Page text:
▶️ Ready to drive on snow and ice? Skid car training available to the public


The heat of summer is the perfect time to practice winter driving skills. Deschutes County’s Skid Car training program has re-opened to the public after a long COVID hiatus.

Who needs snow and ice to practice winter driving skills when Deschutes County’s skid car can replicate the conditions motorists fear, and do it in a safe environment?

“There’s a wheeled frame and hydraulic dolly that attaches to the frame of a regular car,” said Michael Johnston, skid car instructor. “By elevating the car, we can take traction away from the tires and make it skid and slide like it’s on ice and snow any time. It can be on bare pavement. We can use it during inclement weather. It doesn’t matter what the weather is, we can make it slide like its on snow and ice.”

For $100, anyone can learn how to correct a skid or slide such as those that often occur on Central Oregon’s icy roads.

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Better yet, skid car training participants learn how to anticipate and prevent loss of control in the first place.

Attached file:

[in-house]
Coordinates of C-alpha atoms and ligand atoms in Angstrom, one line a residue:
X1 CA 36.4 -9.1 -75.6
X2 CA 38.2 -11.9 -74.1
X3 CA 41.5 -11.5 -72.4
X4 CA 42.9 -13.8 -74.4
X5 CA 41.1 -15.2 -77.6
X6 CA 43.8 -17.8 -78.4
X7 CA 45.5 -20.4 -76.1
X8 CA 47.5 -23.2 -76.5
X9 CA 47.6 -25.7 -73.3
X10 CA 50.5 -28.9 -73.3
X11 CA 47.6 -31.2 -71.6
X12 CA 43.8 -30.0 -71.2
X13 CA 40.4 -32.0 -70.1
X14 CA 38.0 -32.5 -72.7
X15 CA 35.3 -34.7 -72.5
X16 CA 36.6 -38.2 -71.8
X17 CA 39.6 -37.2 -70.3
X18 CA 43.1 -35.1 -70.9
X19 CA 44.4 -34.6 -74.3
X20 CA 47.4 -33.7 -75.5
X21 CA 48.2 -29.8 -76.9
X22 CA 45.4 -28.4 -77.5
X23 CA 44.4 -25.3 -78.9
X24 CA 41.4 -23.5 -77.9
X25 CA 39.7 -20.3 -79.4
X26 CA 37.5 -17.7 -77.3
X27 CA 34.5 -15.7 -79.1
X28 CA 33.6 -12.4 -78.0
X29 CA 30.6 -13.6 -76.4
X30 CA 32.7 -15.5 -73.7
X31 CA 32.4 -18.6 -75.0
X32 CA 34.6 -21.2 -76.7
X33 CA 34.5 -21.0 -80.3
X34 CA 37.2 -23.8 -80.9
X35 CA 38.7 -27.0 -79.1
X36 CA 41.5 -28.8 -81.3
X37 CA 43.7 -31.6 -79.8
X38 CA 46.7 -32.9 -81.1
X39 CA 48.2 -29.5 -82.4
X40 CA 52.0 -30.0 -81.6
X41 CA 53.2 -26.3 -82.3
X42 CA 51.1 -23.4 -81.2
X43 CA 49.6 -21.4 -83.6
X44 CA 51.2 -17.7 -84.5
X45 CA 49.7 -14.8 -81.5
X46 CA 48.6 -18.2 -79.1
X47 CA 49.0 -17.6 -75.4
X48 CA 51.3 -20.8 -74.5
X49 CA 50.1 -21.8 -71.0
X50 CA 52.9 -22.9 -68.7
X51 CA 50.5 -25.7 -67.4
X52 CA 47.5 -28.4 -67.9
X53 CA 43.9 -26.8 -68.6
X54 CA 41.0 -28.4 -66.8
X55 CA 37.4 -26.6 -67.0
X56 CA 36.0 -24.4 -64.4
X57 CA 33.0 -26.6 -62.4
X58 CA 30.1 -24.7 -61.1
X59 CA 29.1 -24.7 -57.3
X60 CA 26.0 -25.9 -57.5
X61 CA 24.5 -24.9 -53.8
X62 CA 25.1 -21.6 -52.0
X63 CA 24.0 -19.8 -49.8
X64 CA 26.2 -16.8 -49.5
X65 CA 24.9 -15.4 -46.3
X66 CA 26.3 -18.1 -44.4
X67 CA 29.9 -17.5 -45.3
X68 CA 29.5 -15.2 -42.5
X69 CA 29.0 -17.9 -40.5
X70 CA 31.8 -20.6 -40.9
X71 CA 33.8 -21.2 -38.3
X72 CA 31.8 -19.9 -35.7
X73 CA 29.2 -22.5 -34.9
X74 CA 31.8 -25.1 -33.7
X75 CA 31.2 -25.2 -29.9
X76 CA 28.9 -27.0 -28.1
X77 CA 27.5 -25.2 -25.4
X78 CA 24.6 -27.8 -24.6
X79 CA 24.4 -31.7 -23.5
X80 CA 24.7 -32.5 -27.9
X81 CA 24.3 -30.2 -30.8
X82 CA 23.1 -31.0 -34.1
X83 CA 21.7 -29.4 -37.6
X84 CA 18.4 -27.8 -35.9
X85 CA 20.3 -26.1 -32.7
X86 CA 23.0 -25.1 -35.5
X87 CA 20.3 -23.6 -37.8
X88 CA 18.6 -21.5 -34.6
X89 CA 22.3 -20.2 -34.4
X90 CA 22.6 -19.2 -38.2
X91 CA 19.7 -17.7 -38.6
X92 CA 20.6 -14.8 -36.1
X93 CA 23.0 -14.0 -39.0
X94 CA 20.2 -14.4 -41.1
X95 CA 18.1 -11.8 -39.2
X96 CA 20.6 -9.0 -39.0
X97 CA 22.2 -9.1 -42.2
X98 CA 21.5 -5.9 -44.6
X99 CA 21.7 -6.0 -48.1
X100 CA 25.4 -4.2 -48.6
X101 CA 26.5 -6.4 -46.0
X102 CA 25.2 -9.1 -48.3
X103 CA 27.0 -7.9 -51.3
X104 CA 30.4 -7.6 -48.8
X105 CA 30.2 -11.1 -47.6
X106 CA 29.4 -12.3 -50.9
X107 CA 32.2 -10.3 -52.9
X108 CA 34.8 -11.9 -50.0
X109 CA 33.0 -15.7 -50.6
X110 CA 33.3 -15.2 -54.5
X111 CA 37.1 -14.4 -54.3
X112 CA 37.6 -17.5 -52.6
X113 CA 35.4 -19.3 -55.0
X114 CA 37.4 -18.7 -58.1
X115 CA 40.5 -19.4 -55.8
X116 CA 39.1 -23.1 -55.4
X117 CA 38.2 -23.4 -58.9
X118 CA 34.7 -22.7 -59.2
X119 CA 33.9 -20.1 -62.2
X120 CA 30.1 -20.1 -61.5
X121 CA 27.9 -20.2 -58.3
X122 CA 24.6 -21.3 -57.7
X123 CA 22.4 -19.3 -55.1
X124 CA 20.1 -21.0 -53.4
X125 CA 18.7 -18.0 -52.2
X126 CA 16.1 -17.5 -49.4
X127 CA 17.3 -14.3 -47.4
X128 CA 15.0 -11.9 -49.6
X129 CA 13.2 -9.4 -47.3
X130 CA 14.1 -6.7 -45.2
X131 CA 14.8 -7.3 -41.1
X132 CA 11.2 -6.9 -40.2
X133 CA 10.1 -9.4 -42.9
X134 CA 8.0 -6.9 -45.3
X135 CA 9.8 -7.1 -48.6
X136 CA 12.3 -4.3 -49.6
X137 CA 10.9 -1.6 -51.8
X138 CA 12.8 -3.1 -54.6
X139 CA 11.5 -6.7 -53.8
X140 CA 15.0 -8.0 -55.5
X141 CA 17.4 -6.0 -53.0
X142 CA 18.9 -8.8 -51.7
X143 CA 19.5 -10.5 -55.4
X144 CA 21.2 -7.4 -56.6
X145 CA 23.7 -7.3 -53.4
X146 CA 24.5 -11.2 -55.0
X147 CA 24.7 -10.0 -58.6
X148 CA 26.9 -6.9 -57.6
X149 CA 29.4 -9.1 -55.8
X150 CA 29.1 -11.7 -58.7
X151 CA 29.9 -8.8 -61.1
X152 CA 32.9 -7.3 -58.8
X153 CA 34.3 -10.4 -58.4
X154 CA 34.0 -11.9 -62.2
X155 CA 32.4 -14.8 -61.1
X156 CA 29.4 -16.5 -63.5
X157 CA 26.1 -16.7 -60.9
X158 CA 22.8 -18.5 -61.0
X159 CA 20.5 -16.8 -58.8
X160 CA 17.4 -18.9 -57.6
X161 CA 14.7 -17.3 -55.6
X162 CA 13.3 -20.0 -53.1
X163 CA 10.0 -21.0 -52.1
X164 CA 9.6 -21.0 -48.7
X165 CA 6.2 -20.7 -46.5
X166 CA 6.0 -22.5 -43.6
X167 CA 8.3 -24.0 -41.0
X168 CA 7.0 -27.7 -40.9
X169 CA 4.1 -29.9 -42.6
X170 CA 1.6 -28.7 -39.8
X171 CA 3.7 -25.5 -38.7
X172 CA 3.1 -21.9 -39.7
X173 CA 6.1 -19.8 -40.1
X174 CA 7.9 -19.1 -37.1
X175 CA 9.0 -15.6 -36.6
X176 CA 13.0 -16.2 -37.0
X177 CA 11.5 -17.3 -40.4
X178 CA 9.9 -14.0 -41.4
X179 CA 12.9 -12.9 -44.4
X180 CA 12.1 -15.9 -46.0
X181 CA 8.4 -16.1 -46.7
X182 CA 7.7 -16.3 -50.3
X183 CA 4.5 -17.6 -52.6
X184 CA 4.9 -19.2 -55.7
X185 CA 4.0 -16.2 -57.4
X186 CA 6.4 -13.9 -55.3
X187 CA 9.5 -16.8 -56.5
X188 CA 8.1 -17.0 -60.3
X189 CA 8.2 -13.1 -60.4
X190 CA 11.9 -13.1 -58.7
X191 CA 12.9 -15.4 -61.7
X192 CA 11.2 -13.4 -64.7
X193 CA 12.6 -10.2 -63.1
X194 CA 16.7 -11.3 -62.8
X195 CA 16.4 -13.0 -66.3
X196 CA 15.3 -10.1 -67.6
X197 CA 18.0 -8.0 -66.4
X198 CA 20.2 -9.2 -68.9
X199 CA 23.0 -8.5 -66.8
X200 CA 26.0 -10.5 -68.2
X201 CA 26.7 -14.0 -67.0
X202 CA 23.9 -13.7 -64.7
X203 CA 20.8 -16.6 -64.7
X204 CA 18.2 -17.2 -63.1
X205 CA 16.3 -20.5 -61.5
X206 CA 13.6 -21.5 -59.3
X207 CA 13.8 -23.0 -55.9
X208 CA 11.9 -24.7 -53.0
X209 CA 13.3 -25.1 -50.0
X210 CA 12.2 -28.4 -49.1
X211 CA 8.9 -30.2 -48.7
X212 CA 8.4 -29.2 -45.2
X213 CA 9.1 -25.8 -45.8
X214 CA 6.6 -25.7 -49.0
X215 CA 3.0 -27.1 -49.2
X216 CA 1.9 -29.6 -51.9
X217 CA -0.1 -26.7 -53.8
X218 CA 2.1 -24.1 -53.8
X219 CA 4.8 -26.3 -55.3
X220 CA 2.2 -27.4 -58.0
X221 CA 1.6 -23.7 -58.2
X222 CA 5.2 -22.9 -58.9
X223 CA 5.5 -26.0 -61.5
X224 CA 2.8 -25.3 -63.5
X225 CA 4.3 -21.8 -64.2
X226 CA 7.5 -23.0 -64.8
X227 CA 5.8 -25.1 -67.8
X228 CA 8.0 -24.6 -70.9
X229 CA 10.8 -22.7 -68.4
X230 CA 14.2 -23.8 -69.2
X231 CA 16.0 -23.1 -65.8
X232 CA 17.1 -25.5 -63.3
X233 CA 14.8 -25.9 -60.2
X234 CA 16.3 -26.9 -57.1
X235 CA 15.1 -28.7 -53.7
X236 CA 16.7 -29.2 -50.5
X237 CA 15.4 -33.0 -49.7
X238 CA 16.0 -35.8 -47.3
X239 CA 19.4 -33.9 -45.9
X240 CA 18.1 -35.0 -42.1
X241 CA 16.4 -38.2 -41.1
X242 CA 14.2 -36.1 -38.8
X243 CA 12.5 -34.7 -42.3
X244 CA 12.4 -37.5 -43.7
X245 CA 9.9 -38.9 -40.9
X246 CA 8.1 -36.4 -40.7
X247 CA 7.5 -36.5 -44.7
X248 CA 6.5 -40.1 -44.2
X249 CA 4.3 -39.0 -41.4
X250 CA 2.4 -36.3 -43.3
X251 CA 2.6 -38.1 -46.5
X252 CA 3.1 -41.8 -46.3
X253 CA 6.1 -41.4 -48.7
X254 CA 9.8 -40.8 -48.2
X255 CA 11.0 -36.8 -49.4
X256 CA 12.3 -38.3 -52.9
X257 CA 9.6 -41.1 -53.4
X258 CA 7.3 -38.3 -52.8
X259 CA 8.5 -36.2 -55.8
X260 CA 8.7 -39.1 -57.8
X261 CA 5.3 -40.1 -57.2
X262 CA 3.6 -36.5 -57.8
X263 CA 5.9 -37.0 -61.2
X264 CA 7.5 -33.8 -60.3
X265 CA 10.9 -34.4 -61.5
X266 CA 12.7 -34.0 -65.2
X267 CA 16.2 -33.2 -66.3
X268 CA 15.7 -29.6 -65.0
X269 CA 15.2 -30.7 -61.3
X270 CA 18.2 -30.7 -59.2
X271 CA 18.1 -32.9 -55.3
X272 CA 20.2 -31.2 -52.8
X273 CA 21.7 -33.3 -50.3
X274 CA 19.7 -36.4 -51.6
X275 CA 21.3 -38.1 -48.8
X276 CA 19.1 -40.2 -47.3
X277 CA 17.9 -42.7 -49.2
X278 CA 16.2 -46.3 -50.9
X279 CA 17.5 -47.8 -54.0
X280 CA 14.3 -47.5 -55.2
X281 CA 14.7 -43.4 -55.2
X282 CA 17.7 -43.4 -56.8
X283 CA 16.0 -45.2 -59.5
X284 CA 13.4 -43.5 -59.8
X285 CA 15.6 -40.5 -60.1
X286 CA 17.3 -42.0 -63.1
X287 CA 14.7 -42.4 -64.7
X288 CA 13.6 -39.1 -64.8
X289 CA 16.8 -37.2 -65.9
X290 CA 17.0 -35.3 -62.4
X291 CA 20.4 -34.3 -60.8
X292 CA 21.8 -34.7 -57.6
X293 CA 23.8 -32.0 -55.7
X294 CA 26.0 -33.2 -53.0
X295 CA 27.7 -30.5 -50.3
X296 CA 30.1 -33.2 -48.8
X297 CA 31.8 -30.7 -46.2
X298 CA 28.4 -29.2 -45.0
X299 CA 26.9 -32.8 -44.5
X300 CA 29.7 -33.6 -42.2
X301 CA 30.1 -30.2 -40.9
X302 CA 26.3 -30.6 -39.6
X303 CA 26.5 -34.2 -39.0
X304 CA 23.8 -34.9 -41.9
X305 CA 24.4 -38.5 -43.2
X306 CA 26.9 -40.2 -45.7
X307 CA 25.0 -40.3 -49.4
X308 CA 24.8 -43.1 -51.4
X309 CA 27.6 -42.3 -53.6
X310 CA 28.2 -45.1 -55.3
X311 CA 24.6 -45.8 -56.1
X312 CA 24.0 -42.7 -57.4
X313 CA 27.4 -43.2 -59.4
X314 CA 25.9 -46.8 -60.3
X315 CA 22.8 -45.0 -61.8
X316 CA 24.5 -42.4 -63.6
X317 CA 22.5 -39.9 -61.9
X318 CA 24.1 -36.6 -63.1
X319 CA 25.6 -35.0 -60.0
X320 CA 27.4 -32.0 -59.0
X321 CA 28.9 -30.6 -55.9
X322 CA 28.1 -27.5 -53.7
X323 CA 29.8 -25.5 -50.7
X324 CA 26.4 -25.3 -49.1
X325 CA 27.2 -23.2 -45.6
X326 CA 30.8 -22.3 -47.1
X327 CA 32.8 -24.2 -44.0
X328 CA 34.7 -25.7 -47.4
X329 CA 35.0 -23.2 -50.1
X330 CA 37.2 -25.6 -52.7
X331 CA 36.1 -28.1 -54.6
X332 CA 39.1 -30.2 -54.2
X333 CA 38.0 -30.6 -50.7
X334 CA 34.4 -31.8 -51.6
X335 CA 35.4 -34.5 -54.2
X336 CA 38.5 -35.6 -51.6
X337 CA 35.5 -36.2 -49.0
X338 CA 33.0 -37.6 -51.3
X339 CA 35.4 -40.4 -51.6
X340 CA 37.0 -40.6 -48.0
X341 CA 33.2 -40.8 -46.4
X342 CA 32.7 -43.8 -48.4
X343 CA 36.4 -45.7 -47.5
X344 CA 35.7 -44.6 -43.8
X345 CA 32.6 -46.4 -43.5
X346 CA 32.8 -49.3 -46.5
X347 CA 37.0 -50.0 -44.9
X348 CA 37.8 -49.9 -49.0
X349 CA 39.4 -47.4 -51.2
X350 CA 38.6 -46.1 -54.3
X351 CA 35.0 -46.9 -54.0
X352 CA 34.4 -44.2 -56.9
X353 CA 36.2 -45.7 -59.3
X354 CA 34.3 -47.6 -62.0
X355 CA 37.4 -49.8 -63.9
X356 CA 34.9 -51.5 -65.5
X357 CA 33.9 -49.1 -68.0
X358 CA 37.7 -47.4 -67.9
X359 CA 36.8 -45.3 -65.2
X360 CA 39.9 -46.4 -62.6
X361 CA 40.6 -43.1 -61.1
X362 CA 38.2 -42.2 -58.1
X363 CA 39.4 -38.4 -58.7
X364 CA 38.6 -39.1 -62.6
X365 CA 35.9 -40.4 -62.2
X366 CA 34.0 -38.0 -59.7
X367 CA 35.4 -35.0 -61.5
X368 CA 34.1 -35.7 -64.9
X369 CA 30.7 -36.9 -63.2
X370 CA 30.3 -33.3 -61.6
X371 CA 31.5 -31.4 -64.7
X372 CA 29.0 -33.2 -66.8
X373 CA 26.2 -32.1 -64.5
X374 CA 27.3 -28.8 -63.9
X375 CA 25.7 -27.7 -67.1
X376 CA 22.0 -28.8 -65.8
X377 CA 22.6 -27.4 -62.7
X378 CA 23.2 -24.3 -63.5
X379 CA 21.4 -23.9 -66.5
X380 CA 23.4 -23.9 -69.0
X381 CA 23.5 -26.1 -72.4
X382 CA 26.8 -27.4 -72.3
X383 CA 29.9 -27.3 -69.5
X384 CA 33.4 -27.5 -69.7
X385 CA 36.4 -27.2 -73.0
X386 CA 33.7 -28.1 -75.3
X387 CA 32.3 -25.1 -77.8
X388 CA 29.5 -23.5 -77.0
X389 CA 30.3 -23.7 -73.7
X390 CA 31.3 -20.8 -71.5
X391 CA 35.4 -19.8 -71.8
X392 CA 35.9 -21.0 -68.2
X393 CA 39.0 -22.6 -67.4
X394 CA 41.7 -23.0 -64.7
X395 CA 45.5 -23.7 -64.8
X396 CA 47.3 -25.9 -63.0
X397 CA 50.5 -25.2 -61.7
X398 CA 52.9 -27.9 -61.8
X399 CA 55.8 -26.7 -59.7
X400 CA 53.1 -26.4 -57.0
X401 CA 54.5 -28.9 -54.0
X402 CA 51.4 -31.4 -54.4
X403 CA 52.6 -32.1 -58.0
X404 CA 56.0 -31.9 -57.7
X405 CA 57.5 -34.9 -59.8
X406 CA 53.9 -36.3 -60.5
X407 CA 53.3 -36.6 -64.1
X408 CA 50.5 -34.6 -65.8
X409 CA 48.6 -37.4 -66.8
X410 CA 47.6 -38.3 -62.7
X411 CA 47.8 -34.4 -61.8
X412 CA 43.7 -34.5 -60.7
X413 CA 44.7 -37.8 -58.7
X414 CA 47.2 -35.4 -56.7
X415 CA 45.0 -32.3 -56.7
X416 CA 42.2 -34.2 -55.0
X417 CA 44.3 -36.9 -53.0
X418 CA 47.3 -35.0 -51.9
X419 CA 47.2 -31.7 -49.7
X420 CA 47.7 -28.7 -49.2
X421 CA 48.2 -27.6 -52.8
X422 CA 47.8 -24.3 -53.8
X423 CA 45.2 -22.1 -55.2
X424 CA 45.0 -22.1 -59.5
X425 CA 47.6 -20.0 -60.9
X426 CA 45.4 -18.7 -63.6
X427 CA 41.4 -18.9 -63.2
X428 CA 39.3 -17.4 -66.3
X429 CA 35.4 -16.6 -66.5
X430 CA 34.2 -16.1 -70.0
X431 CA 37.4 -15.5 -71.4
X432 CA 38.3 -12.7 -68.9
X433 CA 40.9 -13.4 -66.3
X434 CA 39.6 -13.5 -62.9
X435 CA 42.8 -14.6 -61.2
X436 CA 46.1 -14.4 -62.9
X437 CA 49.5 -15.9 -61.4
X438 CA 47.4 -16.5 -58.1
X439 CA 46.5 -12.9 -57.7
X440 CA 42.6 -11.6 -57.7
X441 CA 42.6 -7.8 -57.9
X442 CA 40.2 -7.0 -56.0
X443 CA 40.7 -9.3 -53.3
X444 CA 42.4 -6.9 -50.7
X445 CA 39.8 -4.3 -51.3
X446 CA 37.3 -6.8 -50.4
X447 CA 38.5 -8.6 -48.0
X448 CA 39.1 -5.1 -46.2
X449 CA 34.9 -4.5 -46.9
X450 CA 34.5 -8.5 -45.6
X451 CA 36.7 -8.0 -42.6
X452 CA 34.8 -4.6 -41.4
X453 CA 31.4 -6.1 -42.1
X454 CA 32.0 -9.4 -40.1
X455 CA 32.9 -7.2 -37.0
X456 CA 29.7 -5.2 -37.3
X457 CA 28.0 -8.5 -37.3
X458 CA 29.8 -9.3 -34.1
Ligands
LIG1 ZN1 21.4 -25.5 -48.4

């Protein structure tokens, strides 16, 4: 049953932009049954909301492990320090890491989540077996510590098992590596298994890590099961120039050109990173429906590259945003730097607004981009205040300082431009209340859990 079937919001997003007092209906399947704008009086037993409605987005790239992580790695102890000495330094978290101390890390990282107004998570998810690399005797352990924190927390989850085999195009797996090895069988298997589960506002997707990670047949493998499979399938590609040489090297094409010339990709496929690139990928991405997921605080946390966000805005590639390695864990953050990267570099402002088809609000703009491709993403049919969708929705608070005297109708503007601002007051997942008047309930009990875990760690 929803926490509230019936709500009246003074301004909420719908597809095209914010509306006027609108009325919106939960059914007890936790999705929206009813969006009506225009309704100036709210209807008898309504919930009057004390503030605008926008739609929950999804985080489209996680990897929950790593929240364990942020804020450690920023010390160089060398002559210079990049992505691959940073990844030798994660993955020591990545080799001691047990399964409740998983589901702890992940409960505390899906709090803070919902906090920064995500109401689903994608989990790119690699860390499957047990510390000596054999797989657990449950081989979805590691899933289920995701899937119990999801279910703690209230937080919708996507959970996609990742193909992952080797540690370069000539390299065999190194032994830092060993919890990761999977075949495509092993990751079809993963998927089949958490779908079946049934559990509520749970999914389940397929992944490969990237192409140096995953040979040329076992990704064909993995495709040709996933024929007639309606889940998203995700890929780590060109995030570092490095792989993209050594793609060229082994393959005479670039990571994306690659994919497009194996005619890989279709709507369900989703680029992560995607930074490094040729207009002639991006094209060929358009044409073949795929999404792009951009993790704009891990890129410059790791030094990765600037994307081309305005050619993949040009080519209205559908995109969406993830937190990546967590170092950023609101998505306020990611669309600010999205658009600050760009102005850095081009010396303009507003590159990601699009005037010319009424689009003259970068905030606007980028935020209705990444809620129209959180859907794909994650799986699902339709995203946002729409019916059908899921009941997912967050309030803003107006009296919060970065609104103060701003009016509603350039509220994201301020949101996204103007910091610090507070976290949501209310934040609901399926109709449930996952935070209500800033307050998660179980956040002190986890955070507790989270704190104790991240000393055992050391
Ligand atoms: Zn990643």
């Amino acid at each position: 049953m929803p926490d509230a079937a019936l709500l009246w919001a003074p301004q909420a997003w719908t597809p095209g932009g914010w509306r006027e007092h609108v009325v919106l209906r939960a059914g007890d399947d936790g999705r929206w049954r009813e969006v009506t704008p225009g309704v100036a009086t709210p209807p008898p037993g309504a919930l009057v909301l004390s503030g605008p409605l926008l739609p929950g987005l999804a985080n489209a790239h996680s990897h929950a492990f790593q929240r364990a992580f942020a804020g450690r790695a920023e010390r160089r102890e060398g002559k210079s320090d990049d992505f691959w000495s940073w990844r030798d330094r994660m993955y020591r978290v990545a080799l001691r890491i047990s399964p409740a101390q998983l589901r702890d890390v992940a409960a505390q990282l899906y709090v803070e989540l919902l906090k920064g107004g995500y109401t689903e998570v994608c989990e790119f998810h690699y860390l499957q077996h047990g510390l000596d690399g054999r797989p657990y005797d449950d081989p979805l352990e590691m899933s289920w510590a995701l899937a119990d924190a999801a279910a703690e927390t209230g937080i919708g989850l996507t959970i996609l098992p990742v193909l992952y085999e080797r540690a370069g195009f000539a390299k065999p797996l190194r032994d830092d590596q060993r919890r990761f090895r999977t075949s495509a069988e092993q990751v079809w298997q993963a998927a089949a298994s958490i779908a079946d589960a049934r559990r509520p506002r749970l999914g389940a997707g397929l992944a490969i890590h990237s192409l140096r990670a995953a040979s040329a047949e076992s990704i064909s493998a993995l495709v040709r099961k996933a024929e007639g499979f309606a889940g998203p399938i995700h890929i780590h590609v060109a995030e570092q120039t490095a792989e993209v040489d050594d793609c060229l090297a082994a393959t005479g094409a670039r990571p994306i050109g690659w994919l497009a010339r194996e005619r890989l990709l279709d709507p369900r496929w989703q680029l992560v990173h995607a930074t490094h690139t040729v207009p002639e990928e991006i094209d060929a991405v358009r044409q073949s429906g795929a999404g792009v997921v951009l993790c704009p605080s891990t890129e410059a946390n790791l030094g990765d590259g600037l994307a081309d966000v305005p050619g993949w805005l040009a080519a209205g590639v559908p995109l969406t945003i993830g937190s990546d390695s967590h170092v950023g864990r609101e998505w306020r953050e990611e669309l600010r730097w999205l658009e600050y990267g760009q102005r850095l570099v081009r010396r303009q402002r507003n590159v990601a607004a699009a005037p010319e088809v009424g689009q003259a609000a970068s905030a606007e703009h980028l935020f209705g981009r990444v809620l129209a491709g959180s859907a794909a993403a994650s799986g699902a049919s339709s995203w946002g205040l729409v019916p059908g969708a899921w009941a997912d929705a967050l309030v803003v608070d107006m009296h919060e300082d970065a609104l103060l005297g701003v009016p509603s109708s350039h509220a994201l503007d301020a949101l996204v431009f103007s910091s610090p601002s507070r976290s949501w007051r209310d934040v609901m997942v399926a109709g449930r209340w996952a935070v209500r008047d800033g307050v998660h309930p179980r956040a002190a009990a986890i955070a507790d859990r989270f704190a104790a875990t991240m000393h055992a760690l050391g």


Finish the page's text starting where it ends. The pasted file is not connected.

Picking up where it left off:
“One of the most important things I learned today is if it’s sliding to the right, turn to the right. If it’s sliding to the left, you turn the wheel to the left,” said Kindra Marcoulier, a skid car trainee.

The program incorporates one hour of classroom instruction followed by three hours of hands-on driving in the skid car.

Participants learn the proper use of antilock brakes and understand the differences between rear wheel drive, front wheel drive, four wheel drive systems and electronic stability control.

“It’s an all around driver enhancement program, not necessarily just winter. Any kind of weather. Any kind of road surface where there might be reduced traction be it dirt and gravel, snow and ice, whatever,” Johnston said. “A skid is a skid. A slide is a slide. It doesn’t matter what caused it or what surface it’s on. You prevent it the same way and you correct it the same way.”

“It is definitely not as scary or intimidating once you are out here doing it,” Marcoulier said. “Now that I have done it, it has definitely calmed some of my fears and encouraged me to tell others. I hope to get my daughter to take this class as well.”

To learn how to be 100% in control of your vehicle, 100% of the time visit the Deschutes County skid car website.


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